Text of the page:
Alumna is UMMC chief nursing executive

Photo of Kristina Cherry
Photo courtesy of Tennova Health Cleveland

By Hunter Carter

University of Alabama at Birmingham School of Nursing alumna Kristina Cherry PhD, RN, FNP-BC, NEA-BC (PhD 2001), has been named chief nursing executive at the University of Mississippi Medical Center (UMMC).

Cherry will oversee more than 3,000 nurses, representing about half of all hospital staff positions. In addition to her responsibilities within the health system, she wants to make a positive impact on the health of all Mississippians.

"Part of the mission and vision of UMMC is looking at the population health of not just Jackson, but the state of Mississippi as a whole," Cherry said. "The focus on our patients, quality and great outcomes will always be primary, but we also strategically focus on our workforce. Going forward—not just in a pandemic —we are looking to do some workforce planning to ensure that we support staff wellness, and a healthy work environment for our nurses and staff."

A big component to providing great patient care in Cherry's eyes is to enhance the workplace environment where staff feel they make an impact and work in the full scope of practice.

"We also need to look at not only are we providing culturally competent care, but that we are bringing diversity into the workforce by underrepresented groups, including men," Cherry said. "We are lucky in that we have the academic side of UMMC to partner with to facilitate future medical professionals, but with that being said we also have to look at recruiting individuals into health care earlier than what we are doing currently."

Prior to her new role, Cherry served as chief nursing officer at Tennova Healthcare Cleveland, a two-campus facility in Cleveland, Tennessee.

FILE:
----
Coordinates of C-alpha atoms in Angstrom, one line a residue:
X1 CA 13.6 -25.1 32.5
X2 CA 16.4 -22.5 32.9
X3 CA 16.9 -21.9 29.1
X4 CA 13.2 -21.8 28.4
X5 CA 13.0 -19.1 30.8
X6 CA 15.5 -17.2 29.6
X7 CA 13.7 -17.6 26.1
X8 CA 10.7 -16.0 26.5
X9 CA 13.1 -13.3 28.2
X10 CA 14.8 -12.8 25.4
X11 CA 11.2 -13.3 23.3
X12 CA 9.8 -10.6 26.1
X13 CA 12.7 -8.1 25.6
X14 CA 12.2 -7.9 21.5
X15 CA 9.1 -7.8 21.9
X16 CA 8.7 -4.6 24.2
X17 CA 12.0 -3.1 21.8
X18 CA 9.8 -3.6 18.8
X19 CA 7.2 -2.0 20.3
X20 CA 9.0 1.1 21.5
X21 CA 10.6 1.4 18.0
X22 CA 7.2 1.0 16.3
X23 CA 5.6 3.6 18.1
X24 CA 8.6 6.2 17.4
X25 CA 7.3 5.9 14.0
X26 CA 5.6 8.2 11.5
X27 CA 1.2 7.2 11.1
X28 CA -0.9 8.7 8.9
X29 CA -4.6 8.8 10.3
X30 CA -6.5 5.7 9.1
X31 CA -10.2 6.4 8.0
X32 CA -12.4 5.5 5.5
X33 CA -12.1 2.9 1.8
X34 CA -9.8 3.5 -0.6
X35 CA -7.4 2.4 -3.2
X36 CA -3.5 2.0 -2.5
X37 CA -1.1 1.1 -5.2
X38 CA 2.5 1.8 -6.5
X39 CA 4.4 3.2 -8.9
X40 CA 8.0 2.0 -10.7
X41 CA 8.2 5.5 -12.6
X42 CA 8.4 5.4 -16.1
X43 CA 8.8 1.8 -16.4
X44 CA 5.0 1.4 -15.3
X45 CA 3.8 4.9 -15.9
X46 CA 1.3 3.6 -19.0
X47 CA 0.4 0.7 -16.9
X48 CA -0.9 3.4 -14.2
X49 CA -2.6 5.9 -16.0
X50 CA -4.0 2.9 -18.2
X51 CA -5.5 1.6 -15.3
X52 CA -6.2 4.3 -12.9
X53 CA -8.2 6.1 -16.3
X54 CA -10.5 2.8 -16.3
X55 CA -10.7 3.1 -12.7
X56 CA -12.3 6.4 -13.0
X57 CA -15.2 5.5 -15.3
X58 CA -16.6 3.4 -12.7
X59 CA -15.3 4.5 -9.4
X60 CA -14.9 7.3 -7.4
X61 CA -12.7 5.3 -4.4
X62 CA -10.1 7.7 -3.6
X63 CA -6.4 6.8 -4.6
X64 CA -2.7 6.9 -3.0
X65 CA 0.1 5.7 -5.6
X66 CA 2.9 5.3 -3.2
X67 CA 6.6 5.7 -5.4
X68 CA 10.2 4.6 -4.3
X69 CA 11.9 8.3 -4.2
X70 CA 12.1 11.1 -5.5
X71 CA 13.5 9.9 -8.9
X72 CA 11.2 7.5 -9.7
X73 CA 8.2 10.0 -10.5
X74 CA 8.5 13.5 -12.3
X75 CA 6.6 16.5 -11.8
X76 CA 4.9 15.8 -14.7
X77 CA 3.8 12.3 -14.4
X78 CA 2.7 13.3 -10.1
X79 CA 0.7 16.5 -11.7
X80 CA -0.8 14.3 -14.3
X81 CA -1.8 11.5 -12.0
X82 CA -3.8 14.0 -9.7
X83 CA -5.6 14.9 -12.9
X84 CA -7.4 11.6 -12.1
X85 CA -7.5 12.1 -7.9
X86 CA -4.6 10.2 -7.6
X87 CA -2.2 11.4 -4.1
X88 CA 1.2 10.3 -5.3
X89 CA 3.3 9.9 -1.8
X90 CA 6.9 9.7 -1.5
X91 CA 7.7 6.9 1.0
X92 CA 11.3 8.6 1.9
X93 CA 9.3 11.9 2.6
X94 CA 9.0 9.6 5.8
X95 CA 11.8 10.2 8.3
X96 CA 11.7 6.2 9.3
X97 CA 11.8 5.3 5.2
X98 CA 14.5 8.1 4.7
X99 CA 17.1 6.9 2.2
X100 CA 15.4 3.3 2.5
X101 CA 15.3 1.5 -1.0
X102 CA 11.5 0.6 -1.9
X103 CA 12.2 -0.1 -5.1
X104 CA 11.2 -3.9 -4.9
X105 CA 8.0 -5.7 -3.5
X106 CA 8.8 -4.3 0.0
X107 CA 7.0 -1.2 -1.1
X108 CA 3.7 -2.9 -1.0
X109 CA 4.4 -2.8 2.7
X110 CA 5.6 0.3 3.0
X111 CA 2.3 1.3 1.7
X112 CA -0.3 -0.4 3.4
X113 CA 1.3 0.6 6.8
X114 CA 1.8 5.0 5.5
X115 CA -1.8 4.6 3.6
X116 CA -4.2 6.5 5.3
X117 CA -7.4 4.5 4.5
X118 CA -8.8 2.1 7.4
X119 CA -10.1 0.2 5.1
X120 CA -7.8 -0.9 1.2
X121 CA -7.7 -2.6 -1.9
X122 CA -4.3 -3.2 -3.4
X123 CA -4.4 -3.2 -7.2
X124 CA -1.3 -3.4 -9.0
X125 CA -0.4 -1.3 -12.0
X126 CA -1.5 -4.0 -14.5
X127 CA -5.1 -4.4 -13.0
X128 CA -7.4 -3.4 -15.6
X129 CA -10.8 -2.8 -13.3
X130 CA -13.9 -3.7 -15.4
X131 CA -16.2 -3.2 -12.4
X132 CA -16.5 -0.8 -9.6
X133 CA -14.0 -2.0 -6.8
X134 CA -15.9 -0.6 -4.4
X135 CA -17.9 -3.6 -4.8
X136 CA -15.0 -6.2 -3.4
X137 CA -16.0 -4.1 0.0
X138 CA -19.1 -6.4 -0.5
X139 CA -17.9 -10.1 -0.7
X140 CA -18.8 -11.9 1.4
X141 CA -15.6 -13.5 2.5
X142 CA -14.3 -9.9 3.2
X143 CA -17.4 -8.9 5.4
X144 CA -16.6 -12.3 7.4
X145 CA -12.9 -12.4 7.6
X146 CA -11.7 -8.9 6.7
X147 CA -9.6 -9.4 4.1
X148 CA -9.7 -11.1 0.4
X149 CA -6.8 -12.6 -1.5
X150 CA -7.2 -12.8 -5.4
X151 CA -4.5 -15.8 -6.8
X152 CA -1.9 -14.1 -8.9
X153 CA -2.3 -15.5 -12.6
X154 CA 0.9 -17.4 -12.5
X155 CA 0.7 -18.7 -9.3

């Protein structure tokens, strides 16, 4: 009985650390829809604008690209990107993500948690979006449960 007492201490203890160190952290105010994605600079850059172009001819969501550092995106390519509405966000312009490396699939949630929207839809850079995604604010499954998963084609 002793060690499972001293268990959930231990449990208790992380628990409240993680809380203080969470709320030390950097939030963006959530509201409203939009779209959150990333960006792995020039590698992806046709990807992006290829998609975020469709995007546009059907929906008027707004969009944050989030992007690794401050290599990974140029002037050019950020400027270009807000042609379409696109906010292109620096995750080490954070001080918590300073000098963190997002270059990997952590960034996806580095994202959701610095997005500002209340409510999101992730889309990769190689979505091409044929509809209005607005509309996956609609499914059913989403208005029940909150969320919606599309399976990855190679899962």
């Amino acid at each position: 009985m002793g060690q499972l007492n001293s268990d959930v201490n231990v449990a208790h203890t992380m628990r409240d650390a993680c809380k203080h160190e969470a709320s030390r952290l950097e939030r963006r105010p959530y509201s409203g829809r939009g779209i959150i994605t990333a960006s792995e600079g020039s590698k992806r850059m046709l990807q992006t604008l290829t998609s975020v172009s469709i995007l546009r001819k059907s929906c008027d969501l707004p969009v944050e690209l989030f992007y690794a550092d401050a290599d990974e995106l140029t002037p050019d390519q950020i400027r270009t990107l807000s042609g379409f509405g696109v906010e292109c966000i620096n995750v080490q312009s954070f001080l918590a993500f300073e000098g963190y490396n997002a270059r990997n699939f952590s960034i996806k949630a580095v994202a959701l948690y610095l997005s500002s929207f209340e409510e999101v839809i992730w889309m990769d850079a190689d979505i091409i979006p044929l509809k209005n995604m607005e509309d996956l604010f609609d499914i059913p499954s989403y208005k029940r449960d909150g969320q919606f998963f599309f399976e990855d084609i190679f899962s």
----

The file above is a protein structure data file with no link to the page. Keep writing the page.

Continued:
"Being a part of Tennova was a great opportunity for me to be involved in behavioral health in a nursing capacity and it was a great steppingstone for the role I have now," Cherry said.

For Cherry, the transition from being a nurse and saving lives on a day-to-day basis to becoming a nursing executive came from when one of her mentors told her she could make a huge difference in leadership.

"Jackie Martinek, who is the associate chief nursing officer at UAB Medicine and one of my mentors, pulled me to the side one day and advocated for me to pursue being a chief nursing officer," Cherry said. "Having someone you look up to tell you that you have the potential to make a big impact and serve as the voice for other nurses makes you feel empowered to move forward and prove them right."

Cherry fondly remembers her time at the UAB School of Nursing while earning her post-graduate family nurse practitioner certificate and PhD. She credits her dissertation committee for their mentorship and guidance throughout her doctoral program that has ultimately shaped her career.

Last modified on January 28, 2022

Upcoming Events